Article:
The Bloomington stations, which serve fictional future suburbanites, do look much nicer than Franklin Avenue which serves real city-dwellers. Those are the priorities of our society.

5 thoughts on “It Just Makes You Feel Poor

  1. If Benjamin likes trains and you enjoy cheap thrills, you might looking into William James Sidis’ monumental “Notes on the Collection of Transfers,” wherein the author categorizes all known specimens of American public transport transfer slips and outlines a means of getting from one end of the country to the other for the cost a single transit fare. Unfortunately, the book is rather outdated.


  2. The development potential for the Franklin station area was decimated back around 1950 by the “Cedar Avenue Grade Separation Project“, and was worsened by the later conversion of Hiawatha Avenue into a highway and the construction of I-94 just to the north.
    Oddly, the region around the Franklin stop may actually be the most-populated area along the whole line, according to the Center for Transit-Oriented Development’s TOD tool. It calculated a population of 10,926 within 1/2-mile using year 2000 data, though it probably averages out numbers from nearby census tracts, which might not take into account the no-man’s land immediately adjacent to the stop.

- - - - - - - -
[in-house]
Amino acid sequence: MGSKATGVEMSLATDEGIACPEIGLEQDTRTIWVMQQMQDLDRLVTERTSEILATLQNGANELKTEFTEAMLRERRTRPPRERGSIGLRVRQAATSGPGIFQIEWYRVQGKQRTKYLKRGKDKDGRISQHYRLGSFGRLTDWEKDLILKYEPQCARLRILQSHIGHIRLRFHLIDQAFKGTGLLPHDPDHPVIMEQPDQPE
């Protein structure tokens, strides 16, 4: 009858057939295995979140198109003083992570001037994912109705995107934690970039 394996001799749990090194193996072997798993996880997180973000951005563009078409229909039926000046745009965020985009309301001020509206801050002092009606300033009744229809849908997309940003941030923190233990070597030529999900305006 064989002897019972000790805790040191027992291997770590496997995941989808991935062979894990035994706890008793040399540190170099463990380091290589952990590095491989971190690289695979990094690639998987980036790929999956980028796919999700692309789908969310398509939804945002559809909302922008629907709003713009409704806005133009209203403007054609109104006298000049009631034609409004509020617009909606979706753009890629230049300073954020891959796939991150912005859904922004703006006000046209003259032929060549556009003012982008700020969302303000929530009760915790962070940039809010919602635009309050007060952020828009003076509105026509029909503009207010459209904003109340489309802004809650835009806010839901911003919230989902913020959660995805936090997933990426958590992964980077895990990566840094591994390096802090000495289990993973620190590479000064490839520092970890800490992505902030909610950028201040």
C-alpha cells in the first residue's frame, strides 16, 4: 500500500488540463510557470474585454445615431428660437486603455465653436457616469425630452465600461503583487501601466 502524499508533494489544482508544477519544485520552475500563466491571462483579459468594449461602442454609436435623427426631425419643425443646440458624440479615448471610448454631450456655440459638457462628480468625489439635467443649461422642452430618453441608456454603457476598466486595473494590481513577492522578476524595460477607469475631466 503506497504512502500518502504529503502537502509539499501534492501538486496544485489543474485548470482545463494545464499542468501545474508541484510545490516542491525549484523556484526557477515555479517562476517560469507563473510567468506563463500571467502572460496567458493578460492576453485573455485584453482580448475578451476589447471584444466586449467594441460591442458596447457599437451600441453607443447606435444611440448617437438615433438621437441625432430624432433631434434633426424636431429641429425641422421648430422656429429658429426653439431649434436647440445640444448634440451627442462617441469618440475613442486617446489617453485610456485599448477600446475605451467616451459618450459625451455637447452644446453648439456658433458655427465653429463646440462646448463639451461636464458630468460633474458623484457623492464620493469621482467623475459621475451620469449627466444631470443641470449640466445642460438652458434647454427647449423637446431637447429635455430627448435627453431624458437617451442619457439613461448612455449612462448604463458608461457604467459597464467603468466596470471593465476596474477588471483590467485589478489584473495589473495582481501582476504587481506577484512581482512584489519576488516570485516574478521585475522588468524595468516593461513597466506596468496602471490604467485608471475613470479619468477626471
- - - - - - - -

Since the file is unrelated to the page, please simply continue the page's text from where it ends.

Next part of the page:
I’m kind of glad that the Bloomington Center development hasn’t happened — it all seemed too monolithic to start out with. A larger number of smaller buildings oriented in a more urban style would likely be better. However, a big problem here is probably the airport, which creates noise — and the risk of something falling out of the sky and killing people and/or destroying property.


  3. I’m guessing that your phrase “ticket-machine-jammed” means the ticket machine was out of service, because my problem with the Franklin station is that there is only one ticket machine, at the other end of the station from the westbound Franklin buses, necessitating a choice between a sprint and fare evasion for those who arrive at the same time as a train.
    To answer your question, Hennepin County is responsible for maintaining the detritus-scattered hill and the wide median, which remarkably was empty for decades until someone in the last decade finally realized it might look a little nicer with trees. I think they actually contract with the city for routine maintenance though, and for some reason the city doesn’t jump on garbage as quickly as they do potholes.